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Supreme Court, Appellate Term, New York.

The PEOPLE of the State of New York, Respondent, v. Arturo COLLADO, Appellant.

Decided: January 26, 2005

Present:  PESCE, P.J., PATTERSON and RIOS, JJ. Joseph E. Justiz, Kew Gardens, for appellant. Richard A. Brown, District Attorney, Kew Gardens (John M. Castellano and Sharon Y. Brodt of counsel), for respondent.

Appeal by defendant from a judgment of the Criminal Court, Queens County (S. Knopf, J., Judgment;  P. Mullings, J., at the hearing), rendered April 8, 2002, convicting defendant, after a nonjury trial, of sexual abuse in the third degree (Penal Law § 130.55) and imposing sentence.   The appeal brings up for review the denial, after a hearing, of that branch of the defendant's omnibus motion which was to suppress identification testimony.

Judgment of conviction unanimously affirmed.

[1] The court properly denied suppression of evidence of the hospital investigator's display of defendant's photograph to the complainant, the day after defendant's alleged unauthorized sexual touching of complainant as she lay in her hospital bed recovering from surgery.   Fourth Amendment due process considerations apply only to government officials or their agents, not the investigative activities of private agencies or individuals (People v. Jones, 47 N.Y.2d 528, 533, 419 N.Y.S.2d 447, 393 N.E.2d 443 [1979];  People v. Martin, 240 A.D.2d 434, 434-435, 658 N.Y.S.2d 105 [1997];  see also People v. Horman, 22 N.Y.2d 378, 381, 292 N.Y.S.2d 874, 239 N.E.2d 625 [1968] ).   While private conduct may be “so pervaded by governmental involvement that it loses its character as such and invokes the full panoply of constitutional protections” (People v. Ray, 65 N.Y.2d 282, 286, 491 N.Y.S.2d 283, 480 N.E.2d 1065 [1985] ), the actions of a hospital employee, pursuing an internal investigation of another employee's alleged misconduct, are not subject to the constitutional scrutiny appropriate to suppression hearings (e.g. People v. Stephenson, 202 A.D.2d 280, 281, 608 N.Y.S.2d 662 [1994];  see also Matter of Angel S., 302 A.D.2d 303, 758 N.Y.S.2d 606 [2003];  People v. Martin, 240 A.D.2d at 435, 658 N.Y.S.2d 105).   The unrebutted testimony of the hospital official and the detective involved in the Police Department's investigation of the complaint established that the photo's display occurred in the course of the hospital's own internal investigation and without police knowledge, instigation, advice, supervision, or any other involvement so pervasive as to require constitutional scrutiny.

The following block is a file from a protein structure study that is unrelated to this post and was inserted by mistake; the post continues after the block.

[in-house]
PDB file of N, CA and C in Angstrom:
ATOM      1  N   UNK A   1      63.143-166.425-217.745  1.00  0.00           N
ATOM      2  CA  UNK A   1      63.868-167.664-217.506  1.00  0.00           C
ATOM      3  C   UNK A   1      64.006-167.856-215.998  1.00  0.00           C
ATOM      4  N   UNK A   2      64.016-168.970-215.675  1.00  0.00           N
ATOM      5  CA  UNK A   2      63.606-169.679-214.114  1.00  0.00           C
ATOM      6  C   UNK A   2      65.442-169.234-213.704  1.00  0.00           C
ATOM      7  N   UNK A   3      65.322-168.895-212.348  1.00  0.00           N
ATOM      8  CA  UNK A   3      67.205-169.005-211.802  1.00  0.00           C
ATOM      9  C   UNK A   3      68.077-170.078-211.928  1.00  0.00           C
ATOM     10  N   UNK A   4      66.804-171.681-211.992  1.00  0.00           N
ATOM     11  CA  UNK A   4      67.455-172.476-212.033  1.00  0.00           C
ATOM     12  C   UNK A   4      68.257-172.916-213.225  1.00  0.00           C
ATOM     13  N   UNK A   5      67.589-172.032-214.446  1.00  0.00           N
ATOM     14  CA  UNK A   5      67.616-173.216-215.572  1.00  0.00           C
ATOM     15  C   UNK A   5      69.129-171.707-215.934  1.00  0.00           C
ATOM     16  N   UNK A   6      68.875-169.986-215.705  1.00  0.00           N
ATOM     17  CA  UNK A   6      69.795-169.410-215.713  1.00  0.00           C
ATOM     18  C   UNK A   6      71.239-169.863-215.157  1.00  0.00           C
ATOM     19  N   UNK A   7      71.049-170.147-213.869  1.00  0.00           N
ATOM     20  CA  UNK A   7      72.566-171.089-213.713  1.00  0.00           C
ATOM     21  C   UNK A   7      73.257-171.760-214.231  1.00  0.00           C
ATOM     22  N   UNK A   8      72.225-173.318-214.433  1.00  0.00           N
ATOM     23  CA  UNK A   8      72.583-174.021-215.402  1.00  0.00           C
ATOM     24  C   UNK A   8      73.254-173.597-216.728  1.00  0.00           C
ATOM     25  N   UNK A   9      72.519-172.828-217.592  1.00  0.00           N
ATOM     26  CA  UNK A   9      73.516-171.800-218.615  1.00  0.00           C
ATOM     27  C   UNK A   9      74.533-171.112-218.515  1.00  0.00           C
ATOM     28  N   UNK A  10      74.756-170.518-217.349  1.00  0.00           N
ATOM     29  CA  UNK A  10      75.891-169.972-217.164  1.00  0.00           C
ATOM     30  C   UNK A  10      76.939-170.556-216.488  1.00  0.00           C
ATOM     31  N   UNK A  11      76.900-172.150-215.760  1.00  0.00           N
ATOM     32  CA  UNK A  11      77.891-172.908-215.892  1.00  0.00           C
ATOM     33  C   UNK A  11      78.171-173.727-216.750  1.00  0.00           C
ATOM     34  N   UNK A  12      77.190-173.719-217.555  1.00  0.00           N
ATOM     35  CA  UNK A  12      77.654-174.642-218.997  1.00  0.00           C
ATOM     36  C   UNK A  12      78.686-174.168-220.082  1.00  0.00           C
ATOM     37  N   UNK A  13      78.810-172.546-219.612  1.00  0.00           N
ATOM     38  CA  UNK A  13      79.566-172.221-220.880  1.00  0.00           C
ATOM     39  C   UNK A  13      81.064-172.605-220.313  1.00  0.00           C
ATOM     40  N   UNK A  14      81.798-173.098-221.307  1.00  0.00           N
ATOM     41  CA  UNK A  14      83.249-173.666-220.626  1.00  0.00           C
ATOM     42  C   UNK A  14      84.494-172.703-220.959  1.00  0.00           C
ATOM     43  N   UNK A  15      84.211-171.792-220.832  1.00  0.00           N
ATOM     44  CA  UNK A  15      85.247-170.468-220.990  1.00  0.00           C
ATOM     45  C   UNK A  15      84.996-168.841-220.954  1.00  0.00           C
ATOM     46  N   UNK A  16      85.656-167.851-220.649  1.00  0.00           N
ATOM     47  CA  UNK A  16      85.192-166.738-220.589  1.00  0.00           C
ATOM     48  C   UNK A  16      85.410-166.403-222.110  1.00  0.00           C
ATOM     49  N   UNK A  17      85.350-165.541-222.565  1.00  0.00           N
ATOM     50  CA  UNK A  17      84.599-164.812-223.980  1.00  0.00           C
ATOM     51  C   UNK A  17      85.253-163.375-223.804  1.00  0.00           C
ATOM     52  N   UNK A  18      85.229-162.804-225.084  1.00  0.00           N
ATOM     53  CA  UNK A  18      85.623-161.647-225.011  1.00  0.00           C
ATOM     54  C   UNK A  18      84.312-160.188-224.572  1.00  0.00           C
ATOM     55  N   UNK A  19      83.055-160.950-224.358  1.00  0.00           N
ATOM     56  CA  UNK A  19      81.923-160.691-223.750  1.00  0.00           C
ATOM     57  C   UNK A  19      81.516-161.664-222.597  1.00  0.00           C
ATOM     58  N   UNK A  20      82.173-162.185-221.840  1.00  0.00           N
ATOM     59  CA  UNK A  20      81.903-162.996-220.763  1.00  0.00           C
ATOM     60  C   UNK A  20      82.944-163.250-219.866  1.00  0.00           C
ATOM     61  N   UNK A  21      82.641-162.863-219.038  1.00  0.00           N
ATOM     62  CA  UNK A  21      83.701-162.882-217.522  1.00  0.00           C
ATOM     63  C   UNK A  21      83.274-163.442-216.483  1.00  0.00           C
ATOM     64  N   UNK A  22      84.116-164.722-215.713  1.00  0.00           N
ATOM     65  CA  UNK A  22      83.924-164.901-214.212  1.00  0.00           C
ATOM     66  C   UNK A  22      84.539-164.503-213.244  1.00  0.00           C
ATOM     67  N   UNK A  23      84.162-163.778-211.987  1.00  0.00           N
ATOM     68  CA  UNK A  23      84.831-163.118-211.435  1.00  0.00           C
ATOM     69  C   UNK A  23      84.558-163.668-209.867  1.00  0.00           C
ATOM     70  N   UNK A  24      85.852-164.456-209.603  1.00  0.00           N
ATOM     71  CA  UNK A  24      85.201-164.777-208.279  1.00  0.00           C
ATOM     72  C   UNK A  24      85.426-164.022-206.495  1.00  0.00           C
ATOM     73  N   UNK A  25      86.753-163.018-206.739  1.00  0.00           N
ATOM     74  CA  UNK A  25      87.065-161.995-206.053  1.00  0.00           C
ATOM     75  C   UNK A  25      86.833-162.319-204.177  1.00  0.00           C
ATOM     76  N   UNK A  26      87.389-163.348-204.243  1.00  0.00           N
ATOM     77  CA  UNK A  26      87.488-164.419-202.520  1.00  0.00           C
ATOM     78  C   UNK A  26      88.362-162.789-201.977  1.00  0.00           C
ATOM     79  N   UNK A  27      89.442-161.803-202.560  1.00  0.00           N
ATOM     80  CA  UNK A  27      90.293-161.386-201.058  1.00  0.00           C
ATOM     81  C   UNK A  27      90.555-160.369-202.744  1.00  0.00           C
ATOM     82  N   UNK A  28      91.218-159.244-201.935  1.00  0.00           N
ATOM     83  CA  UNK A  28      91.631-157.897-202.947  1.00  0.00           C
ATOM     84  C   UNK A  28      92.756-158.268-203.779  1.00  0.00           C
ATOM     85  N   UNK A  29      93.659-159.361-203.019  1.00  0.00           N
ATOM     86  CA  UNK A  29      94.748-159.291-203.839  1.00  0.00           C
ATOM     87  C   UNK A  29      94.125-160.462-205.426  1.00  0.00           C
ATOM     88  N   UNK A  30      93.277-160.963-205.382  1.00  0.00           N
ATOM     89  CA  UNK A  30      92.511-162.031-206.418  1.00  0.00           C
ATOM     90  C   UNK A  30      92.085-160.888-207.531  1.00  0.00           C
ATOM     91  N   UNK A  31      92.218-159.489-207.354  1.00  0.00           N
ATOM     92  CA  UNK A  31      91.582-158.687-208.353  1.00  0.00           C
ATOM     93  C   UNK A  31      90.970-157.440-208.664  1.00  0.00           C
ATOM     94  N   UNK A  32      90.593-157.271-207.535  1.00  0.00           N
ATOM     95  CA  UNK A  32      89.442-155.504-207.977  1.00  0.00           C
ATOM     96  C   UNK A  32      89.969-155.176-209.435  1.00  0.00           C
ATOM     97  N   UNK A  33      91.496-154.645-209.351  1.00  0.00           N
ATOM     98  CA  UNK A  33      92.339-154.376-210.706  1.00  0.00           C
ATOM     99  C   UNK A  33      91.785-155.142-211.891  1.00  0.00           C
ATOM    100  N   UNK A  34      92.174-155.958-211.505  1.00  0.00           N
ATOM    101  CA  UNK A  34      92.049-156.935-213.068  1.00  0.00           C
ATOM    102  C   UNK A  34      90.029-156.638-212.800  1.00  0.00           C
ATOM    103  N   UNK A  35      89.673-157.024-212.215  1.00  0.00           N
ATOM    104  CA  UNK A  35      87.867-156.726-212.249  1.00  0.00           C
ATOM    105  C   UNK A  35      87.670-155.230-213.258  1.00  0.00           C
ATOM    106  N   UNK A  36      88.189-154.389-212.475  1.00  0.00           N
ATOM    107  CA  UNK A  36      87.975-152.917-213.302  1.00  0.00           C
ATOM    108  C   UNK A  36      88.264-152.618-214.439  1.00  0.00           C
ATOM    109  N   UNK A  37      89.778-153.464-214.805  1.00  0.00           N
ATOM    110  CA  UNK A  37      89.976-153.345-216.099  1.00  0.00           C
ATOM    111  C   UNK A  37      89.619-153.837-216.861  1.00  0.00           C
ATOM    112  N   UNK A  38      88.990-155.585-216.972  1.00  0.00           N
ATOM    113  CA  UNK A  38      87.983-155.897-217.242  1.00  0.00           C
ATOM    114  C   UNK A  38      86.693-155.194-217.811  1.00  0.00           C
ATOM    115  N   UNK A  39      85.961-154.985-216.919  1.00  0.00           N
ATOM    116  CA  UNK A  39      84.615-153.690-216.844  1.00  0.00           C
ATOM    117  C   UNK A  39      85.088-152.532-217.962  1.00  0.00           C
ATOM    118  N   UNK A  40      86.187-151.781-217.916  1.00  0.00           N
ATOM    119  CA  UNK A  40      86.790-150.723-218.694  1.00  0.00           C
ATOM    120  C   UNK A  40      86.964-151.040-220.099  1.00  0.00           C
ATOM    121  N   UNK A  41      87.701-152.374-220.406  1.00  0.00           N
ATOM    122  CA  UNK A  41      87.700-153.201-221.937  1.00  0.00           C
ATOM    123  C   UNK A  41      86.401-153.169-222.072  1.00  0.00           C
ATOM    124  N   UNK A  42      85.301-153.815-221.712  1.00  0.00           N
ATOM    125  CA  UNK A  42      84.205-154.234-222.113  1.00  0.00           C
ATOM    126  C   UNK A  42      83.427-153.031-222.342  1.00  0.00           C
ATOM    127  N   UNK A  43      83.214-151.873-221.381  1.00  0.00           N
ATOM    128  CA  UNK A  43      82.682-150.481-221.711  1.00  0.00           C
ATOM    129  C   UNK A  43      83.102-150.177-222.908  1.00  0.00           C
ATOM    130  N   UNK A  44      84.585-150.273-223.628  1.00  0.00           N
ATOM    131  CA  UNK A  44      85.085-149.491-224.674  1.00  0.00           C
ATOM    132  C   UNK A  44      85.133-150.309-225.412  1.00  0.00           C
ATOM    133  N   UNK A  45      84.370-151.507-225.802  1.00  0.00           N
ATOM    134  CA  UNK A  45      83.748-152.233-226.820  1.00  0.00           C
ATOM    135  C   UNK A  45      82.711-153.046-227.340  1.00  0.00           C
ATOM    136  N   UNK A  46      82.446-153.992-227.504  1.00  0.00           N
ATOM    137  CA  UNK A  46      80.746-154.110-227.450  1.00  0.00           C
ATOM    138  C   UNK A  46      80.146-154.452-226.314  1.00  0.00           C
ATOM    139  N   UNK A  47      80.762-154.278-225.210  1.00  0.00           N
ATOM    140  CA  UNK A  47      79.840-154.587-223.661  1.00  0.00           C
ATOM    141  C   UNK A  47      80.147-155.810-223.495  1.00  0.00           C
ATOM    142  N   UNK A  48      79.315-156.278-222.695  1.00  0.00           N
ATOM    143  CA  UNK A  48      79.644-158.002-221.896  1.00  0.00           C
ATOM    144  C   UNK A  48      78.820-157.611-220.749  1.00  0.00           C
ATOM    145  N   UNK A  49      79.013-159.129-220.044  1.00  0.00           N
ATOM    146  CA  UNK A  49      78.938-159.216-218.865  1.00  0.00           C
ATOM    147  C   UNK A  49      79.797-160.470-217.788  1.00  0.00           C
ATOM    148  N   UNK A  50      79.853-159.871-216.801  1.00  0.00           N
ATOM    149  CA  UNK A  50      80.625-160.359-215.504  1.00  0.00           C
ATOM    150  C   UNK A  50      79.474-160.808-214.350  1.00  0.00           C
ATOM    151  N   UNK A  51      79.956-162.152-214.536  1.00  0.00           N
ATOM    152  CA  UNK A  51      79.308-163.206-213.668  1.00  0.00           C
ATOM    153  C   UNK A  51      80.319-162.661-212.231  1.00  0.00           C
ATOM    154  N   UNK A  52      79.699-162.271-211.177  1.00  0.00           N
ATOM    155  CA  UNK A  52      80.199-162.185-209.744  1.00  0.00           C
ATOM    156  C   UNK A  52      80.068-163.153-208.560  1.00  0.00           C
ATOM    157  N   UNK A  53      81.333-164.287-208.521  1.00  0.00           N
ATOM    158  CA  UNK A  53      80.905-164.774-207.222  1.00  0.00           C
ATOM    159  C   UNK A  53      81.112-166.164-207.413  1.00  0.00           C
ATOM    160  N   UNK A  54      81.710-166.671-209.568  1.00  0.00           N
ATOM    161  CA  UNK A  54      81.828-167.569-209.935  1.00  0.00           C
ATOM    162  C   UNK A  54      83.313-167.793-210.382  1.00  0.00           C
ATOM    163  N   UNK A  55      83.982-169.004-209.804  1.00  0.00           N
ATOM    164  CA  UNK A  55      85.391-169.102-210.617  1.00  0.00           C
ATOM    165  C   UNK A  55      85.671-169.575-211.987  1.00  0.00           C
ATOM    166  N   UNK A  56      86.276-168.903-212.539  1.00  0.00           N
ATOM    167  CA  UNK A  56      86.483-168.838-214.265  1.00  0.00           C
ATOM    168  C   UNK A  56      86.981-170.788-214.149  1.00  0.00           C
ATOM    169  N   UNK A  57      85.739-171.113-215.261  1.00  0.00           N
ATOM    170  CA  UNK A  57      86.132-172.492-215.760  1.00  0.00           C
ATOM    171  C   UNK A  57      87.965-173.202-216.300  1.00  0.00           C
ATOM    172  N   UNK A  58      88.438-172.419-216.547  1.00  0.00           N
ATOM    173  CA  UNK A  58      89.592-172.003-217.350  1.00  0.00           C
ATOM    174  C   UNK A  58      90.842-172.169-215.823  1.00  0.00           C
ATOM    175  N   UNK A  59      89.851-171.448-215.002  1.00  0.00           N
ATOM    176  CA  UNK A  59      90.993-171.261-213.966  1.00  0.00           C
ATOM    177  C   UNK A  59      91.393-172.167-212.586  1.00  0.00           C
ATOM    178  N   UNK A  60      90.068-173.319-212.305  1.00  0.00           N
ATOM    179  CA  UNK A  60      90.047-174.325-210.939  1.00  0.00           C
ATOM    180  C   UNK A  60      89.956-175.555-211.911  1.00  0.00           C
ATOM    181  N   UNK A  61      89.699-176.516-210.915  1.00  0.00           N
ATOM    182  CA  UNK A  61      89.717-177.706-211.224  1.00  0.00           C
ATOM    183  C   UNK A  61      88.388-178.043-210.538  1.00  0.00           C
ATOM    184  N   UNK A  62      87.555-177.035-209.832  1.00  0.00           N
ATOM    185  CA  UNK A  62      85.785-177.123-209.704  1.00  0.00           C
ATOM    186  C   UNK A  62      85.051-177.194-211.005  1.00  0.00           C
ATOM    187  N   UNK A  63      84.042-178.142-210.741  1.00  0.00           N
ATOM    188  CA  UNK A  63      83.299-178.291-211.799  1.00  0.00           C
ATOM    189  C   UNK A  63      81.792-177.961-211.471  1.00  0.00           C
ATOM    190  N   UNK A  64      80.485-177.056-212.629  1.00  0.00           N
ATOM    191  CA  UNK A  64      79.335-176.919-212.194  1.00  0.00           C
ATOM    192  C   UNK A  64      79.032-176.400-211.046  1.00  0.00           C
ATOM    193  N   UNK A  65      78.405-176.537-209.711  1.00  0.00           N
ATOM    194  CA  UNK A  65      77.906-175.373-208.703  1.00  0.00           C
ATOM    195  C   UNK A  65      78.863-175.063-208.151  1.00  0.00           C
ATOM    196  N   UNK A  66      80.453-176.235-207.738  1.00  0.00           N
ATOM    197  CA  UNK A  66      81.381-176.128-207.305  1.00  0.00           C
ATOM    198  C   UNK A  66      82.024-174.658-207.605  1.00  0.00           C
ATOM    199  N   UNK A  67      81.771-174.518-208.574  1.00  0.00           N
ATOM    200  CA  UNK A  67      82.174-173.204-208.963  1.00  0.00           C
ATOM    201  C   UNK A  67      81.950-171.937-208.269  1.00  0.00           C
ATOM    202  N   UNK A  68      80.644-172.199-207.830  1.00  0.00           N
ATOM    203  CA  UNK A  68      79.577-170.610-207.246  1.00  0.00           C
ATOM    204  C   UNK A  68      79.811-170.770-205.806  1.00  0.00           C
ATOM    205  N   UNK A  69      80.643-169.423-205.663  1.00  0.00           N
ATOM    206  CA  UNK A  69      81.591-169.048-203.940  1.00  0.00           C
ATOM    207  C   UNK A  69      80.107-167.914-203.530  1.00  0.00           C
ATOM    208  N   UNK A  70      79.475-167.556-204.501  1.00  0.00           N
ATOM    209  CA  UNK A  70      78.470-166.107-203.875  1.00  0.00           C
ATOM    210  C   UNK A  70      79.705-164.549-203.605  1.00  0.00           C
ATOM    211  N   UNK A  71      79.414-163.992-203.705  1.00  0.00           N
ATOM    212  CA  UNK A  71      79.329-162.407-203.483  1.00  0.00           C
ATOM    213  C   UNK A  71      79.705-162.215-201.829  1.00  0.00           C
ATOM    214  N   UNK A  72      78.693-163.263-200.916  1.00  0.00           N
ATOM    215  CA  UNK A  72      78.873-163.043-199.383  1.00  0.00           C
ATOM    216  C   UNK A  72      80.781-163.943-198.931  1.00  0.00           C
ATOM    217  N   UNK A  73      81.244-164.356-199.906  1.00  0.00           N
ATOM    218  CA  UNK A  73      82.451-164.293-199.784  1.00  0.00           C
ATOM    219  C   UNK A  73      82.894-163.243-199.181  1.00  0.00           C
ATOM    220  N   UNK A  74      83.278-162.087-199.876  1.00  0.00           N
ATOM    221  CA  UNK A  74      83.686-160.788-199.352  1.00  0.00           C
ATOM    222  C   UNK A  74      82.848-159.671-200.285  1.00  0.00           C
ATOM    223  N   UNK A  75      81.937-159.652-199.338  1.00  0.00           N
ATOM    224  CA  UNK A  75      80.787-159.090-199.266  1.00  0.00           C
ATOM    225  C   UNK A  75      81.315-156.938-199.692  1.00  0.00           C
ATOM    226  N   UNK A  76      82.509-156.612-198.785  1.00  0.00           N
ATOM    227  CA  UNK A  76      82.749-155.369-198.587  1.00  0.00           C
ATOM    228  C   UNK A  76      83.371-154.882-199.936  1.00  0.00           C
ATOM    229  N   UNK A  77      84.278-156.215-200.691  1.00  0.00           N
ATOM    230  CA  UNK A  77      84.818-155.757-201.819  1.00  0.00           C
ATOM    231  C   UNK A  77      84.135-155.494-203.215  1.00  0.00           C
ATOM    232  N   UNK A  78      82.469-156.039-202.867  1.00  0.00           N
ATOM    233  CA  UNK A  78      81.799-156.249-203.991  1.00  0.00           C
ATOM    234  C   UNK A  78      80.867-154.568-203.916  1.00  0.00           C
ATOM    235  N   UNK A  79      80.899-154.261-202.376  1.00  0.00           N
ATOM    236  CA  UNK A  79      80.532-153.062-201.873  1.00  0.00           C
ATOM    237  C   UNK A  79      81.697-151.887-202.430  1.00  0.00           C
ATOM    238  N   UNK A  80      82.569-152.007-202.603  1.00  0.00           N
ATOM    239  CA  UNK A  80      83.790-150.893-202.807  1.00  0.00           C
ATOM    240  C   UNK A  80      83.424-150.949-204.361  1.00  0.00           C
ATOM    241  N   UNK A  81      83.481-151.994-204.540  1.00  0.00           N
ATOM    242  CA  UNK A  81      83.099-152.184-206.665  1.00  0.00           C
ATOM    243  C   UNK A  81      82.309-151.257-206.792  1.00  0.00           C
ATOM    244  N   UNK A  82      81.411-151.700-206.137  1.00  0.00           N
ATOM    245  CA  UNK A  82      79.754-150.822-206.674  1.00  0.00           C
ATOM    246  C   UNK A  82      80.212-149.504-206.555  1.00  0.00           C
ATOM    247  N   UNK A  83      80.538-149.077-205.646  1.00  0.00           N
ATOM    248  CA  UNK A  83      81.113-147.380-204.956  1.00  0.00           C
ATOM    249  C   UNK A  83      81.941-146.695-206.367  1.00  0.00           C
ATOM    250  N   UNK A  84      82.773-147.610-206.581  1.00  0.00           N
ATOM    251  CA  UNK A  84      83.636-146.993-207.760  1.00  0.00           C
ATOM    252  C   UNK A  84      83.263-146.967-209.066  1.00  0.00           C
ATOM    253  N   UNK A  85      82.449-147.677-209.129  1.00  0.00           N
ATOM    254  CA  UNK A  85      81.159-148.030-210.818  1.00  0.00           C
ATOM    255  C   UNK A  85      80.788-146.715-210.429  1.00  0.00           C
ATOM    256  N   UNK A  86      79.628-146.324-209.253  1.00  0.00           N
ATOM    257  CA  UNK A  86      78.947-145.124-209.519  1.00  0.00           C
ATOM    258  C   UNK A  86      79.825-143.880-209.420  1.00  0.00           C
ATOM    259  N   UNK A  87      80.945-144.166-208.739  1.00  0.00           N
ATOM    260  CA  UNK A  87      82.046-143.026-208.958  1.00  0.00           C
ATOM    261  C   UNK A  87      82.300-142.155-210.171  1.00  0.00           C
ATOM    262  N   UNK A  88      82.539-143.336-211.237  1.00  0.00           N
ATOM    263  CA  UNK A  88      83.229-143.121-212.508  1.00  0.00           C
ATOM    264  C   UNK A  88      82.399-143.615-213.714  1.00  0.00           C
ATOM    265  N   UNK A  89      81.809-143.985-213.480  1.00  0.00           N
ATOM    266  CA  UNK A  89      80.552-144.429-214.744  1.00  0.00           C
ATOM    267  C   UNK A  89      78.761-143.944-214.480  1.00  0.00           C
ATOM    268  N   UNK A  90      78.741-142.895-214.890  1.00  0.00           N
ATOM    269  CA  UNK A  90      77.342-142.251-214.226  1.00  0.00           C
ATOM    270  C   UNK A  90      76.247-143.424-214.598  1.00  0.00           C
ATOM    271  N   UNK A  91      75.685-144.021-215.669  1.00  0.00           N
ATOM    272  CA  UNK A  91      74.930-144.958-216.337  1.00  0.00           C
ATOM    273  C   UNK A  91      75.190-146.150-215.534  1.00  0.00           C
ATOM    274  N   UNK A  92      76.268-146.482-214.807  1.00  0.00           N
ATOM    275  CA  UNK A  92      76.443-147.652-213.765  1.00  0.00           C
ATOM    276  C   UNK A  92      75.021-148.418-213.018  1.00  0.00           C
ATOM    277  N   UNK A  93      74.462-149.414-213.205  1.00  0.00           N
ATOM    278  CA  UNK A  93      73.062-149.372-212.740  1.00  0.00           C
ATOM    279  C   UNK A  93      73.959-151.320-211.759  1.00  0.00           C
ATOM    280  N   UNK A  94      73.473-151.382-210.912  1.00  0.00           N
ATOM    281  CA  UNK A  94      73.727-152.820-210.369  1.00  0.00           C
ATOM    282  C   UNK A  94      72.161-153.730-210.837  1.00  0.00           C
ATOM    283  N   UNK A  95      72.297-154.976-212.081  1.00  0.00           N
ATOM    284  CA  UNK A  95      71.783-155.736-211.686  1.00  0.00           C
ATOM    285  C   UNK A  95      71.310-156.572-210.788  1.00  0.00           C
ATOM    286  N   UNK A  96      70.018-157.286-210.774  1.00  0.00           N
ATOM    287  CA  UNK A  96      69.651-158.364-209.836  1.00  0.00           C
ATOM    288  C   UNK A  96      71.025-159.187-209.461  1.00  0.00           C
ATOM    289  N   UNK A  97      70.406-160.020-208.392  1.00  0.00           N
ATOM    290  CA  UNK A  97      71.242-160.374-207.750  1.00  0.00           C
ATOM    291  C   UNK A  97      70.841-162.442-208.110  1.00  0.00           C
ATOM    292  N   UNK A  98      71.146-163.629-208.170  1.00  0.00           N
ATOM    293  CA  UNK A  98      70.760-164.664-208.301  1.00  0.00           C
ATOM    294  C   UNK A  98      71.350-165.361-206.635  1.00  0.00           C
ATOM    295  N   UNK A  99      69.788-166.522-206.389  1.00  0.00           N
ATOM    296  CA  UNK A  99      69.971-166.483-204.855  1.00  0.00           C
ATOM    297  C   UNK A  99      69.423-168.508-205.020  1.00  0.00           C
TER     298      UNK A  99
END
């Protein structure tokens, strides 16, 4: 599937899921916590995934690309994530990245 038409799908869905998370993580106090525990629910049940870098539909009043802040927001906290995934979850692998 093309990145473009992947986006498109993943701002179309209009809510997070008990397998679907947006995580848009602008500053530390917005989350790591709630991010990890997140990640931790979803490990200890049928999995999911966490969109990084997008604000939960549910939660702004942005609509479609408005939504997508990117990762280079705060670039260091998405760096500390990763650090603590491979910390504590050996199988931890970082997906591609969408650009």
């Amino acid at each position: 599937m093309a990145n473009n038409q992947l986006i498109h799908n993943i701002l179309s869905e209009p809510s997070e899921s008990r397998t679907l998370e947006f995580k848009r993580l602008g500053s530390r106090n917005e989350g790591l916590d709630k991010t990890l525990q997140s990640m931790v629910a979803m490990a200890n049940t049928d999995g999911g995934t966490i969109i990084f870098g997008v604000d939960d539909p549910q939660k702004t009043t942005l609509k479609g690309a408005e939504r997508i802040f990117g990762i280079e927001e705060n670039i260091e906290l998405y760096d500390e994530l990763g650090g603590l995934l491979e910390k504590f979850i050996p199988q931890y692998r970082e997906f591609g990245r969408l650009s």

The claim that the lineup was unduly suggestive because the witness anticipated defendant's participation in the lineup, also lacks merit.   As a practical matter, most persons asked to view a lineup, after having identified the perpetrator from a photograph, intuitively anticipate that the lineup will include that person.   Such an “idea” in and of itself does not render a lineup impermissibly suggestive (e.g. People v. Tapling, 159 A.D.2d 260, 261, 552 N.Y.S.2d 255 [1990] ).   The rule has been applied where the witness “had [actual] knowledge prior to the lineup that the man whose photograph [he] had selected would be included in the lineup” (People v. Wiredo, 138 A.D.2d 652, 653, 526 N.Y.S.2d 235 [1988] ), and where a police officer informed the witness that the suspect would be in the lineup (People v. Anthony, 165 A.D.2d 876, 877, 560 N.Y.S.2d 348 [1990];  People v. Martinez, 151 A.D.2d 786, 787, 543 N.Y.S.2d 116 [1989];  People v. Hammond, 131 A.D.2d 876, 876-877, 517 N.Y.S.2d 232 [1987] ).   There is no evidence that anyone suggested to the complainant that the person in the photo, much less a person suspected of committing the offense, would be in the lineup, and we infer no undue suggestiveness in this otherwise properly conducted lineup (People v. Martinez, 151 A.D.2d at 787, 543 N.Y.S.2d 116).